People who have had a psychotic episode may have said and done some bad things while they were psychotic and this may cause a lot of friction. Explaining to a person the reasons why they did or said may in some cases be useful in healing wounds though, in other cases this may  not be possible or be a good idea. Ultimately, a person will have to weigh up the pros and cons of trying to reconcile differences with a person that they came into conflict with while they were psychotic.

 

PROBLEM 3:

 

A person who has had a psychotic episode will often have extreme difficulty in identifying the exact point at which they started to become psychotic. As a consequence of this they may still feel very angry about things which they still believe people said about them etc. 

 

In my experience, there are two practical ways of dealing with this problem.

 

Method 1:

 

Examine, as methodically as you can your experiences, write down everything you can in relation to a past experience which you believe may have actually been a psychotic hallucination. Sometimes, when you write things down you will notice certain things do not add up.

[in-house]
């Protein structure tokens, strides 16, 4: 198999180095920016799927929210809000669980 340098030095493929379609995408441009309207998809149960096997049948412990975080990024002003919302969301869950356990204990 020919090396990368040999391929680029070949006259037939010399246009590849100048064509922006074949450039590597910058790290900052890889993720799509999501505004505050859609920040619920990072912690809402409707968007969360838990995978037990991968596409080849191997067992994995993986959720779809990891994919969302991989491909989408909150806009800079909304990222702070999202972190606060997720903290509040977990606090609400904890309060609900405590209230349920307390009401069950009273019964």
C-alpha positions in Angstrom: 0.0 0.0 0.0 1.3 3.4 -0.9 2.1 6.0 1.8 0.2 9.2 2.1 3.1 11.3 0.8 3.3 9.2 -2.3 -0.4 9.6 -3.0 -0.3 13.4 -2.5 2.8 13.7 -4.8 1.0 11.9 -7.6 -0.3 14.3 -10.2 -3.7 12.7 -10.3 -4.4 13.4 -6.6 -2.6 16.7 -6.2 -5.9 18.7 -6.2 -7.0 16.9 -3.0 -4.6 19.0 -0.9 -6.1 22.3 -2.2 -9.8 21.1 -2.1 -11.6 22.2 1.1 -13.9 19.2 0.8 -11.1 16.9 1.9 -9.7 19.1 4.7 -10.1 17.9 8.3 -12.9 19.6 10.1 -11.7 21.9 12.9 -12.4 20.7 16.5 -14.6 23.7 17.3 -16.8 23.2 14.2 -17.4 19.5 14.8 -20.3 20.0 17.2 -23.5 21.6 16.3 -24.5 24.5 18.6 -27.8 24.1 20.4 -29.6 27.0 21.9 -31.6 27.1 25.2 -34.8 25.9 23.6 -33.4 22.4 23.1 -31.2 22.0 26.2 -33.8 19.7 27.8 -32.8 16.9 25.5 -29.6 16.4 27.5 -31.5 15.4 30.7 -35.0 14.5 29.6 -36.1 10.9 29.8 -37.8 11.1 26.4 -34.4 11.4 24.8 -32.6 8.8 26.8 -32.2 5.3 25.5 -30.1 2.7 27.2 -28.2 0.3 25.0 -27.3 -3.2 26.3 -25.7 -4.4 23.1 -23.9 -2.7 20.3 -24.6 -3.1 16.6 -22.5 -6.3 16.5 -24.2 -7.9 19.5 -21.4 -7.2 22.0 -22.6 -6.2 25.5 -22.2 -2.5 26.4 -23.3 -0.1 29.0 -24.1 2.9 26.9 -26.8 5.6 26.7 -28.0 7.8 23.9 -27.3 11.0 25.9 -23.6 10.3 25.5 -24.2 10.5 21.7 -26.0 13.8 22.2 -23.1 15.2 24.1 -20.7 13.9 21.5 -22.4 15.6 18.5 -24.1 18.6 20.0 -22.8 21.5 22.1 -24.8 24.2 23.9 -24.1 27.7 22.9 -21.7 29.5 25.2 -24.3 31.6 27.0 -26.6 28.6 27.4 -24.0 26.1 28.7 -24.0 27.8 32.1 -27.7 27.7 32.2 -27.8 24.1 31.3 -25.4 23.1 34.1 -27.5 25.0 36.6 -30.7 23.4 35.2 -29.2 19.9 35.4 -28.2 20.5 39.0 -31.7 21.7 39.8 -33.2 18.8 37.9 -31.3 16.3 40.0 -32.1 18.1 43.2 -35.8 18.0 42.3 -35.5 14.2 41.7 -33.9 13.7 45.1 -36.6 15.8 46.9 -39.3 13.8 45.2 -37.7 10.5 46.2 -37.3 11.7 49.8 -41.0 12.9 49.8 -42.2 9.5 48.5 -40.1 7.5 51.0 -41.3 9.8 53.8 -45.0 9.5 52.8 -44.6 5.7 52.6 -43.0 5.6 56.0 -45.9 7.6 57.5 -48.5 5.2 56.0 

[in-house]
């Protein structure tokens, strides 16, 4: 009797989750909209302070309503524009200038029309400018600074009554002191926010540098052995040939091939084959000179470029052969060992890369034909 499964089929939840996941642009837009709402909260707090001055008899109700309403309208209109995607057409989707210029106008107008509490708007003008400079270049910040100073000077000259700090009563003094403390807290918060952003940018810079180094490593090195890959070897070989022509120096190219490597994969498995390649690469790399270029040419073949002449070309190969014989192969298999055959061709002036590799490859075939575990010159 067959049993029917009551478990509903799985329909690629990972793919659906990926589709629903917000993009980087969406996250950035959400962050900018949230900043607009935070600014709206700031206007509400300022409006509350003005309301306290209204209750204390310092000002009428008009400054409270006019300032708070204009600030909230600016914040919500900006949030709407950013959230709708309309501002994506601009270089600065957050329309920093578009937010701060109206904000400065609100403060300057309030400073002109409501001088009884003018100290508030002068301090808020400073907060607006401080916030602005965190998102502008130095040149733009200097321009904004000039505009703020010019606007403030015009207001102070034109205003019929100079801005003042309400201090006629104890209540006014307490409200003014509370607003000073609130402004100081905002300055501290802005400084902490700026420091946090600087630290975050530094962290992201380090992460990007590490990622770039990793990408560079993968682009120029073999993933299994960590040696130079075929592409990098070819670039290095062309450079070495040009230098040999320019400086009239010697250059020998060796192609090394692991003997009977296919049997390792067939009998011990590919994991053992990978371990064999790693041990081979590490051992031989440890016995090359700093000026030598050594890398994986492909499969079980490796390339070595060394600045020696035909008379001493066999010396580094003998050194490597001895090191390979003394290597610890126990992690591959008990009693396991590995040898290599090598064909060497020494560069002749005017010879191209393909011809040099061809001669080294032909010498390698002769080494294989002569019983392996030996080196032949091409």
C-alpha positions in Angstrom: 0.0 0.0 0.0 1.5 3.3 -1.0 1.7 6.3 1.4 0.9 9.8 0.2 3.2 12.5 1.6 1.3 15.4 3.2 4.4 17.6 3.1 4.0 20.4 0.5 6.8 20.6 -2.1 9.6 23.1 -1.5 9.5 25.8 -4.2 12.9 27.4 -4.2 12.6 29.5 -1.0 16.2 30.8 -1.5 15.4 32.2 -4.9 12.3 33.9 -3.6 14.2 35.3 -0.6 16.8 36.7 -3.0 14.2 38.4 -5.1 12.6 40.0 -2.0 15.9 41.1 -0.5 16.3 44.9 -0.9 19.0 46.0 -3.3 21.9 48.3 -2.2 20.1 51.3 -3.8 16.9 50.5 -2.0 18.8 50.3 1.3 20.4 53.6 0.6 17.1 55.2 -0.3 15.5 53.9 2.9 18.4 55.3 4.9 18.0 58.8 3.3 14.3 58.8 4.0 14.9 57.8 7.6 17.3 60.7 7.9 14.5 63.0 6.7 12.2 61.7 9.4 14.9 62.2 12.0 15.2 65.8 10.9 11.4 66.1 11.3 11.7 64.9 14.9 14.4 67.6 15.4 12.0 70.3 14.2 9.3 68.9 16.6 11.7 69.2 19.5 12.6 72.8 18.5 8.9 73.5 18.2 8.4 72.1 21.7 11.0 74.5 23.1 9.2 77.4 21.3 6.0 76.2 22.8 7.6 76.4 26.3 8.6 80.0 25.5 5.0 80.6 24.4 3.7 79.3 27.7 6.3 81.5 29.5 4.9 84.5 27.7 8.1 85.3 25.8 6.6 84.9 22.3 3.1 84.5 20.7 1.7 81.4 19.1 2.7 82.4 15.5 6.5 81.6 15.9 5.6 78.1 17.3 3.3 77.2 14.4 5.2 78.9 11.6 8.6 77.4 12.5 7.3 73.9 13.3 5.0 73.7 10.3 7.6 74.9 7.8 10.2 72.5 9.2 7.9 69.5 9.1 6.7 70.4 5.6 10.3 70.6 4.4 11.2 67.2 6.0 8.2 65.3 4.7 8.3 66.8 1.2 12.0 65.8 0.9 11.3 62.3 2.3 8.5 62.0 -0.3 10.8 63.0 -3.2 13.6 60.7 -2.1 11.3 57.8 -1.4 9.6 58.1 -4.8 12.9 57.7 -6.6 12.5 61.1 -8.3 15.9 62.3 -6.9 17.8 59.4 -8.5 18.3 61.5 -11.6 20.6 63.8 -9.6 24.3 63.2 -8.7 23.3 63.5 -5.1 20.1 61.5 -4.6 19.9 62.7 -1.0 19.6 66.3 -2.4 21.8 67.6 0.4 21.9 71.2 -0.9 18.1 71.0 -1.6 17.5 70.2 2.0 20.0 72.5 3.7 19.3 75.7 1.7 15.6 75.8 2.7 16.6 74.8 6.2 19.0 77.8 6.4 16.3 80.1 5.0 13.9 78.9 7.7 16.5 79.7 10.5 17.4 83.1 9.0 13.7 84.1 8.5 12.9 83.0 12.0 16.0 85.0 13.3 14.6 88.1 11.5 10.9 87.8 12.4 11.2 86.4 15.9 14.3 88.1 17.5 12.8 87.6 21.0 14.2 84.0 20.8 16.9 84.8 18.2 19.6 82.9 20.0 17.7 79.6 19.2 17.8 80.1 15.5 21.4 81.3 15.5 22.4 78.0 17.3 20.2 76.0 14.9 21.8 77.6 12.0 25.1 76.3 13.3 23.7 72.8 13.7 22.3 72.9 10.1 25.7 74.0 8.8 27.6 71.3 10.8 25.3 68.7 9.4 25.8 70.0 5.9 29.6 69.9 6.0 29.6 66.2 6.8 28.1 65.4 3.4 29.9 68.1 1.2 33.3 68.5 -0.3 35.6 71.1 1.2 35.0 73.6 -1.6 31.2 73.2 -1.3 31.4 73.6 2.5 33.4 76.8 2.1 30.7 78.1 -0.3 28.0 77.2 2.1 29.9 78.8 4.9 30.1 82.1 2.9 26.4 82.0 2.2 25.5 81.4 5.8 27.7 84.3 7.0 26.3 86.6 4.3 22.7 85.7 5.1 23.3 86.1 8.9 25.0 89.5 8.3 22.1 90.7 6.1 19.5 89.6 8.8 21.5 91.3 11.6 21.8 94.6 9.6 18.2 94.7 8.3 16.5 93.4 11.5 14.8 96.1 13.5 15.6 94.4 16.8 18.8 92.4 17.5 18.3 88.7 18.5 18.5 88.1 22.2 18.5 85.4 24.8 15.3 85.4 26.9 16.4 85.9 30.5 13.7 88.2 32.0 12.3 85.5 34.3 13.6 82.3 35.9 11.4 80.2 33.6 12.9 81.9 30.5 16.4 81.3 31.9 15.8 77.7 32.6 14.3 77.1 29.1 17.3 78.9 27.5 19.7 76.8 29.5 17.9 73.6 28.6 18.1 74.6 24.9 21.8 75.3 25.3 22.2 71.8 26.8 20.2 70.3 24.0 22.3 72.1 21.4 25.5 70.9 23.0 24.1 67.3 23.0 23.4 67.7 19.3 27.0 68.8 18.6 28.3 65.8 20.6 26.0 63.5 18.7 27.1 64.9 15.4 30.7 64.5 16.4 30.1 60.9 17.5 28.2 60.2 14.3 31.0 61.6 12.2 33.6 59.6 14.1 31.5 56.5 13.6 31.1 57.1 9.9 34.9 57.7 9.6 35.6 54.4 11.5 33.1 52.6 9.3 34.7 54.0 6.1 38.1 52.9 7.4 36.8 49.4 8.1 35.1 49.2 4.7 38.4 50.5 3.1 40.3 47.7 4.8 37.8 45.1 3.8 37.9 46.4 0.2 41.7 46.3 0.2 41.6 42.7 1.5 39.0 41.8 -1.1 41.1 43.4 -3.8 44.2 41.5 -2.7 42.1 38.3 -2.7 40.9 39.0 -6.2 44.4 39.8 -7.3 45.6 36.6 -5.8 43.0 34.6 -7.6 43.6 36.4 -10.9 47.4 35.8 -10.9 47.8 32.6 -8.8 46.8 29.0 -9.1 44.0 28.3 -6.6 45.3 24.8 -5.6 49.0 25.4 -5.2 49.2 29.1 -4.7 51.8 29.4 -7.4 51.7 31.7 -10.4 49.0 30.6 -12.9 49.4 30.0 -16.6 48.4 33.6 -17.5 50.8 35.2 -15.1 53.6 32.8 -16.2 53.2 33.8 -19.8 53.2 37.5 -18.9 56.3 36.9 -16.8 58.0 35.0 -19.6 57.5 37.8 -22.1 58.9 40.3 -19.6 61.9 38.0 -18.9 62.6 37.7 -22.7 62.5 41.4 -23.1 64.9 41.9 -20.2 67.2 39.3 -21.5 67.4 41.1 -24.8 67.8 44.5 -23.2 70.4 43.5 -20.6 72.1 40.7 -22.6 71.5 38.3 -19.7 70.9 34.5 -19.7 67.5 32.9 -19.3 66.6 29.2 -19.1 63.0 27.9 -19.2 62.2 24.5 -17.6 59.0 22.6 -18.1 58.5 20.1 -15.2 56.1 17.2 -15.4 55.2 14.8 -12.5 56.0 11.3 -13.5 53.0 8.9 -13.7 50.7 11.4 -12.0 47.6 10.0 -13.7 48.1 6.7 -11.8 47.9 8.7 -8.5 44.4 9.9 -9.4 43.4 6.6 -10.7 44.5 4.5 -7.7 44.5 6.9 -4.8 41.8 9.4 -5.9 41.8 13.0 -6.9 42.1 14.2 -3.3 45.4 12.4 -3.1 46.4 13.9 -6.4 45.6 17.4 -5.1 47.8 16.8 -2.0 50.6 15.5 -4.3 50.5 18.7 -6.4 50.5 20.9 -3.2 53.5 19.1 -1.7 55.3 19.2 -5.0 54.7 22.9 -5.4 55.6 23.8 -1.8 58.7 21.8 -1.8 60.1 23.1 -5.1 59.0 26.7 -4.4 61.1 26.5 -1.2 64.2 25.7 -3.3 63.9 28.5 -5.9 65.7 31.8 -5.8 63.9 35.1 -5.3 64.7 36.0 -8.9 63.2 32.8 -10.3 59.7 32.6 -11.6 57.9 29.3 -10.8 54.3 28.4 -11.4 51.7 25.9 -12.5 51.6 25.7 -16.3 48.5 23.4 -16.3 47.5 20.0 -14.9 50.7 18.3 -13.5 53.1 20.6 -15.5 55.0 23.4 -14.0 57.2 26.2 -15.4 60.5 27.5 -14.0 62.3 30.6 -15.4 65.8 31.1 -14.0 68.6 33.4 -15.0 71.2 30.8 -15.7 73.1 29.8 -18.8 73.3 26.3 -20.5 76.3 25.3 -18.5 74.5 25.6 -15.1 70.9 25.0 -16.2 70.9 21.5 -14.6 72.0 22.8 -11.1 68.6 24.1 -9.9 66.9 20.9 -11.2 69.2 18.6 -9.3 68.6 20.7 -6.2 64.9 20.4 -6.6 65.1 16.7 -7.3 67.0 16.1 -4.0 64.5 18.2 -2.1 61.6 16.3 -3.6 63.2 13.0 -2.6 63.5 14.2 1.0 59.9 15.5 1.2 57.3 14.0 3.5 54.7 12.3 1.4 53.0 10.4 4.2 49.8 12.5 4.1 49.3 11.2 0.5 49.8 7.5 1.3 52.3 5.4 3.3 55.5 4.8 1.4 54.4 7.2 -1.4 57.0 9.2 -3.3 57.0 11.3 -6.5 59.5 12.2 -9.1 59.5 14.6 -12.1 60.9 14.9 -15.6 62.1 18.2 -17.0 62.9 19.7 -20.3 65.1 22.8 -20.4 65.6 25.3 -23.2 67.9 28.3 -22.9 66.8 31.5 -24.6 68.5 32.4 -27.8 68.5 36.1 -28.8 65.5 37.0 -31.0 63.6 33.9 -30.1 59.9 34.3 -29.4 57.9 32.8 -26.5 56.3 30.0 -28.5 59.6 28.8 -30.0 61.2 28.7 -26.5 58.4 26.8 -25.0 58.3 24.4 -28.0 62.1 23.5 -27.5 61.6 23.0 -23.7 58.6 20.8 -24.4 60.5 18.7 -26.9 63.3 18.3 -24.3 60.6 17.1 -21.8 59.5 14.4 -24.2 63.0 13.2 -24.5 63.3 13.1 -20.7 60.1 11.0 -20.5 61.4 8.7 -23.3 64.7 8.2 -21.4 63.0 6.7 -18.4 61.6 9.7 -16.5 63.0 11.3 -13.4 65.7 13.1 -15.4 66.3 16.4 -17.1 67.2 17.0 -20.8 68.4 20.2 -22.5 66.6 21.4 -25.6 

Example: I thought, one time when I was at work that some of my work colleagues had found my old Myspace page and were making fun of some of things I’d written etc. However, after careful consideration this probably did not happen because the user name I had on my Myspace account was not the same as my real name, therefore, my work colleagues almost certainly did not access my account.

 

Method 2:

 

If you still cannot figure out whether or not what you experienced was real or not mastering the fine art of forgiveness can be hugely beneficial. One of the barriers to achieving forgiveness is a lack of understanding, all too often when we are wronged in some horrible way we see our transgressor as a less than human monster who is completely devoid of humanity. In reality, even bad people have good qualities and often part of the reason why people do bad things is because they’ve had bad things done to them.

With all this in mind, a strategy I find which can be very effective for facilitating forgiveness is to consider the factors which have made the person or persons that have wronged you the way that they are. A good way of doing this is to find out (if possible) or imagine what kind of childhood the person had.